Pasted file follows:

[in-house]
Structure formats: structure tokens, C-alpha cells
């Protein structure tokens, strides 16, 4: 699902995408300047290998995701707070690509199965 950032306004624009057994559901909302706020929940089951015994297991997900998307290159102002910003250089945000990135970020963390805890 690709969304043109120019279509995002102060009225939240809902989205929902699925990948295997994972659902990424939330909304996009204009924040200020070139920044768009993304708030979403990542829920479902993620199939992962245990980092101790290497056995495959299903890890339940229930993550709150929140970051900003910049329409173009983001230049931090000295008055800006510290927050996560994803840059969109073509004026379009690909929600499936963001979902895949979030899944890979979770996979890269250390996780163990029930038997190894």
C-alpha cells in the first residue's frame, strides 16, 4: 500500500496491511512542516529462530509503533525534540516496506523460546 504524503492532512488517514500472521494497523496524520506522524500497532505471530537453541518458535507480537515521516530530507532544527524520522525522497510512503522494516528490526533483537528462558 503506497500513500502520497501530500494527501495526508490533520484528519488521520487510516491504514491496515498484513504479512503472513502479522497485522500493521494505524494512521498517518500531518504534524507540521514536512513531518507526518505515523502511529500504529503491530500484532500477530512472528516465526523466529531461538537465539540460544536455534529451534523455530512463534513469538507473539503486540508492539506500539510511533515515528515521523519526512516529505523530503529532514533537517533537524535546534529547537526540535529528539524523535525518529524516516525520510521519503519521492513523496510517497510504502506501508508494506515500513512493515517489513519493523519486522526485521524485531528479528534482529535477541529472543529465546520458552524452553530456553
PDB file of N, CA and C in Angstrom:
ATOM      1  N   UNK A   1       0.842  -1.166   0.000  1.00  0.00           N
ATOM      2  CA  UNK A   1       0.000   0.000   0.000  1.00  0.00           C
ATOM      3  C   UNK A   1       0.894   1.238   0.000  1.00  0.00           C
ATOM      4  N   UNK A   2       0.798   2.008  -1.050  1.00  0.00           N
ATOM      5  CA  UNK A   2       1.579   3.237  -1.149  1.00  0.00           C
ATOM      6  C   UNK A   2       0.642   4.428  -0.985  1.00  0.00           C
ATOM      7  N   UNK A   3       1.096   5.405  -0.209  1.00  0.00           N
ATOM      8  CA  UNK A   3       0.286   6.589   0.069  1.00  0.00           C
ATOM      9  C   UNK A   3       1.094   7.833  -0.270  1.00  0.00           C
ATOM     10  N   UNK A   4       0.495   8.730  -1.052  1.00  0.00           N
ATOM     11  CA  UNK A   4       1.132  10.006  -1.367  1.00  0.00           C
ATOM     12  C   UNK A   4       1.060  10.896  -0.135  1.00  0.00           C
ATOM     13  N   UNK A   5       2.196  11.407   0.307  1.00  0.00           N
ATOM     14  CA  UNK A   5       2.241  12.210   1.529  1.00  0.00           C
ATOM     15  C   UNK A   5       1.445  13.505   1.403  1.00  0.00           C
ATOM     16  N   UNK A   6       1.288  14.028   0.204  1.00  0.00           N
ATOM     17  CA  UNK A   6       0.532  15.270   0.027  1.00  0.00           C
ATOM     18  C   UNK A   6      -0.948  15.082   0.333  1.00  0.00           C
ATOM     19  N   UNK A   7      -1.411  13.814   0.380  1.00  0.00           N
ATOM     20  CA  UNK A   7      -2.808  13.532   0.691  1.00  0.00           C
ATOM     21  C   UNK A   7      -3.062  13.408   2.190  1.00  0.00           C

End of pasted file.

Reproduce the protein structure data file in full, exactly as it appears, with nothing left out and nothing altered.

[in-house]
Structure formats: structure tokens, C-alpha cells
């Protein structure tokens, strides 16, 4: 699902995408300047290998995701707070690509199965 950032306004624009057994559901909302706020929940089951015994297991997900998307290159102002910003250089945000990135970020963390805890 690709969304043109120019279509995002102060009225939240809902989205929902699925990948295997994972659902990424939330909304996009204009924040200020070139920044768009993304708030979403990542829920479902993620199939992962245990980092101790290497056995495959299903890890339940229930993550709150929140970051900003910049329409173009983001230049931090000295008055800006510290927050996560994803840059969109073509004026379009690909929600499936963001979902895949979030899944890979979770996979890269250390996780163990029930038997190894």
C-alpha cells in the first residue's frame, strides 16, 4: 500500500496491511512542516529462530509503533525534540516496506523460546 504524503492532512488517514500472521494497523496524520506522524500497532505471530537453541518458535507480537515521516530530507532544527524520522525522497510512503522494516528490526533483537528462558 503506497500513500502520497501530500494527501495526508490533520484528519488521520487510516491504514491496515498484513504479512503472513502479522497485522500493521494505524494512521498517518500531518504534524507540521514536512513531518507526518505515523502511529500504529503491530500484532500477530512472528516465526523466529531461538537465539540460544536455534529451534523455530512463534513469538507473539503486540508492539506500539510511533515515528515521523519526512516529505523530503529532514533537517533537524535546534529547537526540535529528539524523535525518529524516516525520510521519503519521492513523496510517497510504502506501508508494506515500513512493515517489513519493523519486522526485521524485531528479528534482529535477541529472543529465546520458552524452553530456553
PDB file of N, CA and C in Angstrom:
ATOM      1  N   UNK A   1       0.842  -1.166   0.000  1.00  0.00           N
ATOM      2  CA  UNK A   1       0.000   0.000   0.000  1.00  0.00           C
ATOM      3  C   UNK A   1       0.894   1.238   0.000  1.00  0.00           C
ATOM      4  N   UNK A   2       0.798   2.008  -1.050  1.00  0.00           N
ATOM      5  CA  UNK A   2       1.579   3.237  -1.149  1.00  0.00           C
ATOM      6  C   UNK A   2       0.642   4.428  -0.985  1.00  0.00           C
ATOM      7  N   UNK A   3       1.096   5.405  -0.209  1.00  0.00           N
ATOM      8  CA  UNK A   3       0.286   6.589   0.069  1.00  0.00           C
ATOM      9  C   UNK A   3       1.094   7.833  -0.270  1.00  0.00           C
ATOM     10  N   UNK A   4       0.495   8.730  -1.052  1.00  0.00           N
ATOM     11  CA  UNK A   4       1.132  10.006  -1.367  1.00  0.00           C
ATOM     12  C   UNK A   4       1.060  10.896  -0.135  1.00  0.00           C
ATOM     13  N   UNK A   5       2.196  11.407   0.307  1.00  0.00           N
ATOM     14  CA  UNK A   5       2.241  12.210   1.529  1.00  0.00           C
ATOM     15  C   UNK A   5       1.445  13.505   1.403  1.00  0.00           C
ATOM     16  N   UNK A   6       1.288  14.028   0.204  1.00  0.00           N
ATOM     17  CA  UNK A   6       0.532  15.270   0.027  1.00  0.00           C
ATOM     18  C   UNK A   6      -0.948  15.082   0.333  1.00  0.00           C
ATOM     19  N   UNK A   7      -1.411  13.814   0.380  1.00  0.00           N
ATOM     20  CA  UNK A   7      -2.808  13.532   0.691  1.00  0.00           C
ATOM     21  C   UNK A   7      -3.062  13.408   2.190  1.00  0.00           C